Hackworth, Timothy (1786-1850), Railway Engineer 1786 - 1850

Hackworth, Timothy (1786–1850), Railway engineer, was born on 22 December 1786 in Wylam, Northumberland, he was the eldest of three sons and five daughters. His father was John Hackworth, master blacksmith at Wylam colliery and his mother Elizabeth Sanderson of Newcastle. Hackworth was apprenticed to his father at Wylam, where he later worked for Christopher Blackett and the coal viewer William Hedley and went on to be responsible for engines the ‘Wylam Grasshopper’ and the ‘Wylam Dilly’. Hackworth left Wylam in 1816 because of the Sunday working hours which conflicted with his Methodist beliefs. He moved to Warbottle Colliery where he worked for William Patter as a foreman blacksmith.

Timothy (b 1786 - d 1850), Railway Engineer and Hackworth, Jane (b 1785 - d 1852) (nee Golightly) were married in 1813 at Ovingham Parish Church, both were converted Methodists. Family legend suggests that Hackworth, Jane (b 1785-d 1852) was descended from a Scots lord who lost his land in the Jacobite risings, it does seem that Jane Hackworth was of a higher social status than Timothy. Jane was involved in religious life and correspondence from after her death describes her as an active Methodist. They had six daughters and three sons. One son, Thomas died shortly after his birth. Records suggest that Jane was involved with Timothy’s business activities; he often discussed business matters in correspondence to her asking her to pass on messages, give instructions whilst he was away.

Hackworth then moved to Forth Street Works in Newcastle; a works built to construct engines for the Stockton and Darlington Railway. He managed the works whilst George and Robert were away the former surveying Liverpool and Manchester Railway line and the latter working in South America. Apparently around this time Hackworth was offered the job of manager and a share in Forth Street Works but declined this offer. In 1825 he moved to Shildon to take up position of locomotive superintendent, manager and contractor for the Stockton and Darlington Railway Company. During this time he built marine engines, coal stathes at Middlesbrough and doubled the line between Brusselton foot and Stockton. He also designed locomotives for the line including the ‘Royal George’ a high performing locomotive which featured the ‘blast pipe’ an invention that discharged exhaust steam through a converging nozzle blast pipe in the chimney, greatly increasing combustion intensity and steam production. Went on to design more locos including ‘‘Majestic’’ and ‘’Wilberforce’’ type locomotives these were manufactured by Stephenson and co and R & W Hawthorne.

Hackworth entered his locomotive ‘‘Sanspareil’’ into the Rainhill Trials of 1829; a competition initiated by the directors of the Liverpool and Manchester Railway Company. The Sanspareil was not successful and Robert Stephenson’s ‘‘Rocket’’ won the contest. The Sanspareil was purchased by the directors for £500 went on to run successfully on the Bolton and Leigh Railway until 1844. It has been suggested that a cylinder of the Sanspareil had been sabotaged by in the Forth Street, thus resulting in Hackworth losing the trail, however this view has generally been dismissed by historians.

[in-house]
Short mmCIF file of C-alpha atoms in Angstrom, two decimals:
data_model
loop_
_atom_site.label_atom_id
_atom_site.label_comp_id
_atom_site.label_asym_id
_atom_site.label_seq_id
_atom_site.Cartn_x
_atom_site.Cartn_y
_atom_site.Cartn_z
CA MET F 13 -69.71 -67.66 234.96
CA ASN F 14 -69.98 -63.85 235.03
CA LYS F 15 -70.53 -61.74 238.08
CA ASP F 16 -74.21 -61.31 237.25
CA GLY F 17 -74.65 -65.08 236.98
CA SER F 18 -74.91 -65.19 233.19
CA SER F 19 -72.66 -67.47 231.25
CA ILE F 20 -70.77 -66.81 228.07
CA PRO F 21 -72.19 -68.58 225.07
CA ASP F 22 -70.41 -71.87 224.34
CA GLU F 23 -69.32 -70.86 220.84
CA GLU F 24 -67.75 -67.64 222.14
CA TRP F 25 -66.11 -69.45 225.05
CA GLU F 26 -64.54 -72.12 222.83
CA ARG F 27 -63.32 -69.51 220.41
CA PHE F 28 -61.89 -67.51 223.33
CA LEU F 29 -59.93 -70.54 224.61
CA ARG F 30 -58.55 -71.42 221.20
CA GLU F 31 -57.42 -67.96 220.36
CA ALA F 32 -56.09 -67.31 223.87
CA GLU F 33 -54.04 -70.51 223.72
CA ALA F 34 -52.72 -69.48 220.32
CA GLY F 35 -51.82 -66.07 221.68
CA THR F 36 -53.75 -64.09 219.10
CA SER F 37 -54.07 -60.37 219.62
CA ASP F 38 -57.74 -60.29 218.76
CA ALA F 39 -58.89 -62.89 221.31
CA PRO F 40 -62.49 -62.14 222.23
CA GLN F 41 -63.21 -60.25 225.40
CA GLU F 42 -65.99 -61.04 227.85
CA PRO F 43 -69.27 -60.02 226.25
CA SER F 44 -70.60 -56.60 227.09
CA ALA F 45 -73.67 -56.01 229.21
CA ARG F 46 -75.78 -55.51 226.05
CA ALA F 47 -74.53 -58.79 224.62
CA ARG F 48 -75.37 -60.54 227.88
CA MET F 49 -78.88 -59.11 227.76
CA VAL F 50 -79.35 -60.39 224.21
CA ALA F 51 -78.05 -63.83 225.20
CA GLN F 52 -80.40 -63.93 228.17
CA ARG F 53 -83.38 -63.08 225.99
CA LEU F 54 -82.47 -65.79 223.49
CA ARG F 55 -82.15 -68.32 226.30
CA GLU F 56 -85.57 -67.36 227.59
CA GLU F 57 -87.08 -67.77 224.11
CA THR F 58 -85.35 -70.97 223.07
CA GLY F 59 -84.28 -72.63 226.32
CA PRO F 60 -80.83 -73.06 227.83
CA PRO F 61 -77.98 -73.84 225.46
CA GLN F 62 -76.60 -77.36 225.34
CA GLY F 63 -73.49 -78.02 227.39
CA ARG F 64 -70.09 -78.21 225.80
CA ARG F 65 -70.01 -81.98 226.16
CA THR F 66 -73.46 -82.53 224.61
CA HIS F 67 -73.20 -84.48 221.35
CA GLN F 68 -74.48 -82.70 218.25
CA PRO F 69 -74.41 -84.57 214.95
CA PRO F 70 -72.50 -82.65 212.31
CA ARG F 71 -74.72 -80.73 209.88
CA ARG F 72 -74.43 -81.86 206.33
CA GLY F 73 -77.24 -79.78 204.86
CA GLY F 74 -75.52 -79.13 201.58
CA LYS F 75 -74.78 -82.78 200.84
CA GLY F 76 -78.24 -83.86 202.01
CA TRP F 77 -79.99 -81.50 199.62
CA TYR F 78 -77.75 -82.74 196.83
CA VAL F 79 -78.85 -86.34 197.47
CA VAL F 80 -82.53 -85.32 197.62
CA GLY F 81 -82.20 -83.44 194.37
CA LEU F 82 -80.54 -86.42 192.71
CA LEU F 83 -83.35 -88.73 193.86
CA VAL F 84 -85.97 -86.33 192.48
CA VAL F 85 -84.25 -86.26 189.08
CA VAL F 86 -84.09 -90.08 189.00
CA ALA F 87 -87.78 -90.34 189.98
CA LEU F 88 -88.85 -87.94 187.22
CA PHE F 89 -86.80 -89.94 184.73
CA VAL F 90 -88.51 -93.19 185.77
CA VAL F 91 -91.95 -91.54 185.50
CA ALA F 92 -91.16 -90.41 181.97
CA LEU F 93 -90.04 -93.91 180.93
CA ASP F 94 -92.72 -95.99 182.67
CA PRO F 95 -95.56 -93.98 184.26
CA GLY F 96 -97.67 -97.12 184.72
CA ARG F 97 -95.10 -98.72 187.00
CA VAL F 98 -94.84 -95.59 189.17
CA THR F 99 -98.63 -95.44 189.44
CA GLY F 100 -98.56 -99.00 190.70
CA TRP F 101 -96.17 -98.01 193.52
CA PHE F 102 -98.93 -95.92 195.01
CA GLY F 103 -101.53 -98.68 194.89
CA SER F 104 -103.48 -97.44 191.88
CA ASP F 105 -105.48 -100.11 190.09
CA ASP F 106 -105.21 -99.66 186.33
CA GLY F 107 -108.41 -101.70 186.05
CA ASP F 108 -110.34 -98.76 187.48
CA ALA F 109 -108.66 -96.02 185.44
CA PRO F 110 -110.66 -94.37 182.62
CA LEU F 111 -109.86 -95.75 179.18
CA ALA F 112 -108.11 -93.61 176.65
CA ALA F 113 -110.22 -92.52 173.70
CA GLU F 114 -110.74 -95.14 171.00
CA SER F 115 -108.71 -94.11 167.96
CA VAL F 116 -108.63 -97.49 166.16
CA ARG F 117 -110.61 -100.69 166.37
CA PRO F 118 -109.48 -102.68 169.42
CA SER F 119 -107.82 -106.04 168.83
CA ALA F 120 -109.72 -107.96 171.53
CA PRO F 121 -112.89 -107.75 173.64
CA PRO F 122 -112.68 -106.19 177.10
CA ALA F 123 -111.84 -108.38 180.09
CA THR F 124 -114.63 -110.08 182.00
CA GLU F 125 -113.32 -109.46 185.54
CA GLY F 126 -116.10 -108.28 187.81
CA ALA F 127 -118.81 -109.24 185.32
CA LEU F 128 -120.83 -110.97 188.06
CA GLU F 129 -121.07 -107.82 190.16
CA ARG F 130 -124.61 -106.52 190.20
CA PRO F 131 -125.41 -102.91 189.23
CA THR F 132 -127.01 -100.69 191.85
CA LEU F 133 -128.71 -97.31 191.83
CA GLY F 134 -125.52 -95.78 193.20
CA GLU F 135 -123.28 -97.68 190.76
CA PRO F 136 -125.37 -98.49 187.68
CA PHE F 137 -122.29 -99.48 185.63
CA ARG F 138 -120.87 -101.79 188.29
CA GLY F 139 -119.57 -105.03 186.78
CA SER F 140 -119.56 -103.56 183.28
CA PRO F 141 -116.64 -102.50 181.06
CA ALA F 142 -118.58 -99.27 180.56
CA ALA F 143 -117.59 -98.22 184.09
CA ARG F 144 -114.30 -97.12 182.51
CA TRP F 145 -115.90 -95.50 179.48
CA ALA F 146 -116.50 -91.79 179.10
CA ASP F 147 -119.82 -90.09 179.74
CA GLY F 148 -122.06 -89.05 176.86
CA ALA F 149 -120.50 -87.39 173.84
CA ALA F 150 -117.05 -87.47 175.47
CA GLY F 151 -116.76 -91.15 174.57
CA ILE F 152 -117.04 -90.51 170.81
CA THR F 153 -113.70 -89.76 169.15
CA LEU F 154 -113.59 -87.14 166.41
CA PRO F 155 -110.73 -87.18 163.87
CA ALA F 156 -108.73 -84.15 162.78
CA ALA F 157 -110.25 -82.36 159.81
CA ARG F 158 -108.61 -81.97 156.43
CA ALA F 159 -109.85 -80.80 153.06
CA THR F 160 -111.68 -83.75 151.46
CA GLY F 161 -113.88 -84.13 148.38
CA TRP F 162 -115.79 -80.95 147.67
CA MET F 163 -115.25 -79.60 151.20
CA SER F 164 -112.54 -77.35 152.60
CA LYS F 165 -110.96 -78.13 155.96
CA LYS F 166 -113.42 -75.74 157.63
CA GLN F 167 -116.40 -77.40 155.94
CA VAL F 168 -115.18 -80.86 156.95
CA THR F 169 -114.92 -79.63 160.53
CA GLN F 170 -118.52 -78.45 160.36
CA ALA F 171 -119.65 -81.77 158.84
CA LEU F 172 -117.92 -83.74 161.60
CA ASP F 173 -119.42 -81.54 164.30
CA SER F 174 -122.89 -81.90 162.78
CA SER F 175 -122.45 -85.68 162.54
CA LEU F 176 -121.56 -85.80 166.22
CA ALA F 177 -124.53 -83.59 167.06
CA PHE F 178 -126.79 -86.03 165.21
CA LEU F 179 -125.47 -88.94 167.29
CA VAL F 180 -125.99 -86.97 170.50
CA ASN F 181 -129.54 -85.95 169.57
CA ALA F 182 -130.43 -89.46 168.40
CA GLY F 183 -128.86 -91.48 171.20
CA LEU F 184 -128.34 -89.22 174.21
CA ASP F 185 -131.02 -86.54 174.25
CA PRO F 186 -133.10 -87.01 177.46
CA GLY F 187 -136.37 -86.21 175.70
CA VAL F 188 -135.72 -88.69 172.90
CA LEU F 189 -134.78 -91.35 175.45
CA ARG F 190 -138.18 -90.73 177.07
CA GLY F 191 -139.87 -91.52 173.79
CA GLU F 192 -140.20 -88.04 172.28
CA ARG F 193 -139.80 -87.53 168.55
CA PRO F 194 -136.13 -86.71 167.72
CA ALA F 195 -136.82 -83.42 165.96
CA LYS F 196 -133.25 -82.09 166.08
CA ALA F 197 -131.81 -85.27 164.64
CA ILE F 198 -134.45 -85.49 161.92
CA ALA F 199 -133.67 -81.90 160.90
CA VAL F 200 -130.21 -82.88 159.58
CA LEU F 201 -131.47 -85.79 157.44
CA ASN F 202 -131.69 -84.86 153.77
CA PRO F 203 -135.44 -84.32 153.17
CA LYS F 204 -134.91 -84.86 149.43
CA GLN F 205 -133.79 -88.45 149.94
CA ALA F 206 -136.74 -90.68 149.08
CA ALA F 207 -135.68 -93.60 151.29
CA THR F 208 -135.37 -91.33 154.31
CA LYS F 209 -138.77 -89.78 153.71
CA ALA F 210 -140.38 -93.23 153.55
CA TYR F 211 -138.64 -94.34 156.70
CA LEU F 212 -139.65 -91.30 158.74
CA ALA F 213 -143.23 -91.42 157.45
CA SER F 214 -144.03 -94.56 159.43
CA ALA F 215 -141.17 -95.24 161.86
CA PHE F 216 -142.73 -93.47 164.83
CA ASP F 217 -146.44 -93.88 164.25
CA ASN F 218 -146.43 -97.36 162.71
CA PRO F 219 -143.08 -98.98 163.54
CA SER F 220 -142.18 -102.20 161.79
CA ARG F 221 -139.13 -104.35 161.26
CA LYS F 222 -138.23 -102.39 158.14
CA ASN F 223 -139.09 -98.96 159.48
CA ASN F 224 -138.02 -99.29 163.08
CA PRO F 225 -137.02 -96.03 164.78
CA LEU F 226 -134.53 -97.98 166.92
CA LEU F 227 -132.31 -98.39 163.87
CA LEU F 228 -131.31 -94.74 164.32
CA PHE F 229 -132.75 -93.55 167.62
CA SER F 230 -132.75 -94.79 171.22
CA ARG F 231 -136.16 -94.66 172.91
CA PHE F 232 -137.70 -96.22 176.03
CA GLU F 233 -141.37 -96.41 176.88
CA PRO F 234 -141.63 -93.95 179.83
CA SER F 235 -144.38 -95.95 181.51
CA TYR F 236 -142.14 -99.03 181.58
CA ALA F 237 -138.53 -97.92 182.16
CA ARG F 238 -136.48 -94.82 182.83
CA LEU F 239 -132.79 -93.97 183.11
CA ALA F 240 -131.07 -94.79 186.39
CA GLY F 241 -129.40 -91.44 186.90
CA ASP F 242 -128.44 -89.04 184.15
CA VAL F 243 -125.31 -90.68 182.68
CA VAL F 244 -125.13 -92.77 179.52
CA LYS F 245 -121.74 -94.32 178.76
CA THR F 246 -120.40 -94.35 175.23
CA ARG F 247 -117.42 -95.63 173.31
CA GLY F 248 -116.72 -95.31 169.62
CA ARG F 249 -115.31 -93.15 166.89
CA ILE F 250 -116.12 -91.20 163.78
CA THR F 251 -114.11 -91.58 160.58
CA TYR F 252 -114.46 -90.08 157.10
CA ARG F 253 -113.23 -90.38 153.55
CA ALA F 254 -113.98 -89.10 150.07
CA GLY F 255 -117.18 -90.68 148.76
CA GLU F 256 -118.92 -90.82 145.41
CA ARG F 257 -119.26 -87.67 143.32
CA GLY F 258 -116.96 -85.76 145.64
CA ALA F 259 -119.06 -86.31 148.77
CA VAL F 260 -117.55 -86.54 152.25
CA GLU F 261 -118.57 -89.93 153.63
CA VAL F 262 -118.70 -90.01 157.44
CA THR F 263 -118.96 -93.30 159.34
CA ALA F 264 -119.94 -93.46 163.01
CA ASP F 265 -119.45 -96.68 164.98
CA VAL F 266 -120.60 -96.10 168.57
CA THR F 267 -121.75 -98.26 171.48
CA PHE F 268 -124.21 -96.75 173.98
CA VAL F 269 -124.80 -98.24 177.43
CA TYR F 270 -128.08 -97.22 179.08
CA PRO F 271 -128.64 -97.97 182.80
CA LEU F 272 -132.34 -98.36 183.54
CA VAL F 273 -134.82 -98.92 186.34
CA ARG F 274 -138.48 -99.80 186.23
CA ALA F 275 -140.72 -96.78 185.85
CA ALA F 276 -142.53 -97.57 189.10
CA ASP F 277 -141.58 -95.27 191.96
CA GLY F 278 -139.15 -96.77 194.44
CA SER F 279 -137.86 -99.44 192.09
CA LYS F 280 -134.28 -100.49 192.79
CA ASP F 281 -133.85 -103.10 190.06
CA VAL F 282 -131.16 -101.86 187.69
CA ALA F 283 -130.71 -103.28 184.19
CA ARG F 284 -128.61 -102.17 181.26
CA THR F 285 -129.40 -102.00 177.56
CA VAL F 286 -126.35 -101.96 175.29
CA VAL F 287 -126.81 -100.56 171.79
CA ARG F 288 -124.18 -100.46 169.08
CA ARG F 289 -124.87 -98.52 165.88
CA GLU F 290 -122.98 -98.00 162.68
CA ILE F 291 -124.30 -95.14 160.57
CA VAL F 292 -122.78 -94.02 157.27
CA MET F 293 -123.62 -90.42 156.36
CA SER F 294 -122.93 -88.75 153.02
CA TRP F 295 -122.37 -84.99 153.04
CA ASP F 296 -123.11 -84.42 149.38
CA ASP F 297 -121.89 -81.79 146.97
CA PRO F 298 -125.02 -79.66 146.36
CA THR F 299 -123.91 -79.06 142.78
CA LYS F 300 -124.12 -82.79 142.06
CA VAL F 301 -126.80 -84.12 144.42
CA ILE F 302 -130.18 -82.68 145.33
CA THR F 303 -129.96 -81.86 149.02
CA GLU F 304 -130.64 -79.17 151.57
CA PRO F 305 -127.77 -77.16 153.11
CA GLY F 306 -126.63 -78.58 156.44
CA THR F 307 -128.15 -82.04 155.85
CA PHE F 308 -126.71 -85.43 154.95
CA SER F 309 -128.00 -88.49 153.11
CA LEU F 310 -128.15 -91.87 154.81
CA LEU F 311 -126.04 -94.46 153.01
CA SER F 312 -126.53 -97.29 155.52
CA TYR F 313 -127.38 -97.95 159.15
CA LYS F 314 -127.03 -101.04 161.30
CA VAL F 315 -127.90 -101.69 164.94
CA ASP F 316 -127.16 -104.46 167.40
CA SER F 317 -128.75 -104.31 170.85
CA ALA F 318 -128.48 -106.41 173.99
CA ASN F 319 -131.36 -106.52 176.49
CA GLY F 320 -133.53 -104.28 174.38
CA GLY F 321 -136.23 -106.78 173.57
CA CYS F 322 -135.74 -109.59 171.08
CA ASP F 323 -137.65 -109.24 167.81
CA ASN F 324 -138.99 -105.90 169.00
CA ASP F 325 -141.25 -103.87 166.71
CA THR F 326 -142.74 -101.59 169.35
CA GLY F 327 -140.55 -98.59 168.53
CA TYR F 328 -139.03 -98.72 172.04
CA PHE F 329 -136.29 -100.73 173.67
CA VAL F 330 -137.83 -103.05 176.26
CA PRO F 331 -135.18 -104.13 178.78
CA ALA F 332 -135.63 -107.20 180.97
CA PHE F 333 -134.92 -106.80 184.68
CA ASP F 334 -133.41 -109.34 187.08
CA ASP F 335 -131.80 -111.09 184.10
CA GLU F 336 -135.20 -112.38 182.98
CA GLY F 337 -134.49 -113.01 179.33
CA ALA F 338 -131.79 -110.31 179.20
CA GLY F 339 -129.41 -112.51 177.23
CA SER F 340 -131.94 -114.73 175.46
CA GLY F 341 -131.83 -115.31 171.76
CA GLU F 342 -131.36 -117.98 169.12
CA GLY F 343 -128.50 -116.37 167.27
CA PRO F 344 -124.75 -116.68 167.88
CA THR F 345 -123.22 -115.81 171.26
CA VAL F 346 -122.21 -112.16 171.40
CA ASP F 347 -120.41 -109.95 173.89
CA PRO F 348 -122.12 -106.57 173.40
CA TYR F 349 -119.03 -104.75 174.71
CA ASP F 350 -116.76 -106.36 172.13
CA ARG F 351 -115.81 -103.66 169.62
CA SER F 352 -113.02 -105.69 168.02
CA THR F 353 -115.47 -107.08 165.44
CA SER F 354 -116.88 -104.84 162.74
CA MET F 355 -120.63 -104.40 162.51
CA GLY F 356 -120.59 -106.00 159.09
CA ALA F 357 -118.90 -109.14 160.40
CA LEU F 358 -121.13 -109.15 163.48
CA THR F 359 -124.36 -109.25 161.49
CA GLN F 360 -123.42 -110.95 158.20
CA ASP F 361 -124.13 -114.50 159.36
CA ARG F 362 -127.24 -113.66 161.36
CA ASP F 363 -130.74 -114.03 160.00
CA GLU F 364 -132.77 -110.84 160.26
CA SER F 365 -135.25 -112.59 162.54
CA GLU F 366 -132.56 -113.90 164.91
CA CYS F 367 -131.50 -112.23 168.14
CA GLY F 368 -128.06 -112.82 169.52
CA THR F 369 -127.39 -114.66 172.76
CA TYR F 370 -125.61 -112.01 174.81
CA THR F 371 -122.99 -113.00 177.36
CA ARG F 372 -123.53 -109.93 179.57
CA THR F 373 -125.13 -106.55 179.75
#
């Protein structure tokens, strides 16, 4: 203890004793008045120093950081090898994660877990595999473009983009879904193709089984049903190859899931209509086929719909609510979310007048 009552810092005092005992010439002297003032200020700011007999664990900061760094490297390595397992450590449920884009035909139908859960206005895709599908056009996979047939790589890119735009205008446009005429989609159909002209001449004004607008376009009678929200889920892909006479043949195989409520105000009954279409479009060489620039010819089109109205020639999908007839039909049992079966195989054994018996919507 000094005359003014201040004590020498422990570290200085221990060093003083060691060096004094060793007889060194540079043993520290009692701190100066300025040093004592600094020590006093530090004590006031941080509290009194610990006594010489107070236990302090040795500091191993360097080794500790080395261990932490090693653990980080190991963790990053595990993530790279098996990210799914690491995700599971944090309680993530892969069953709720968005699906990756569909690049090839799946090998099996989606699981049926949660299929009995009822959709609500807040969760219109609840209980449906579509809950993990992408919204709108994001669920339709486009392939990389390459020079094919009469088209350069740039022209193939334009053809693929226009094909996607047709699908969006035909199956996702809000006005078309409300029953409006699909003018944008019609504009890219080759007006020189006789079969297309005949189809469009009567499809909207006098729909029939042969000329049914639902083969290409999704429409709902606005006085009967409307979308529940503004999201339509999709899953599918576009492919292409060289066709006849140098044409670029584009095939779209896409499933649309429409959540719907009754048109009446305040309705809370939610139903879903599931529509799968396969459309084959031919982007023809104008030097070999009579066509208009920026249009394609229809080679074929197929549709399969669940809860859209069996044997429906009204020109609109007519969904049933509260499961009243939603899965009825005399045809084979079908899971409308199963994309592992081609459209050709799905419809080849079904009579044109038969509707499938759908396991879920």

In 1833 Hackworth ceased to be a salaried employee and instead contracted work to the Stockton and Darlington Railway Company and also did work on a private basis. By this time his role had evolved from superintendent of locomotives to also managing the workshops, tools and machinery. Private contracts that he carried out during this time including manufacturing an engine for the Russian government in 1836, which John Wesley Hackworth couriered to Russia and manufacturing locomotives for the Albion Coal Mining Company in Nova Scotia, order by John Buddle in 1838.

In 1840 Hackworth gave up his contract with the Stockton and Darlington Railway concentrated on his own works in Soho works in Shildon. He took over the works from his brother Thomas Hackworth who had run Hackworth and Downing from the premises. Timothy fulfilled contracts for the Clarence Railway and various collieries and also built stationary marine and industrial engines. In 1846 began to build engines for the London and Brighton Railway when John Gray was Locomotive superintendent. Gray designed a class of express passenger locomotives and the whole of this class (12 engines) was built by Timothy Hackworth at Soho 1846-1848. In 1849 Hackworth built Sanspareil no.1, he had difficulty selling this locomotive and it remained unsold by the time of his death of typhus on 07/07/1850 at Soho Works, Shildon after an outbreak in the area. His wife outlived Timothy by two years, dying in 19/08/1852.

His sons and other relatives went on to be engineers. His eldest son, John Wesley Hackworth did a lot of work to promote his fathers memory after he died. His daughters, friends, grandchildren, great-grandchildren and ancestors to this day have worked to try and gain him a prominent place in railway history. Notably his grandson son Robert Young wrote a book Timothy Hackworth and the locomotive (London: Locomotive Publishing Company, 1923) in a bid to preserve and promote his memory.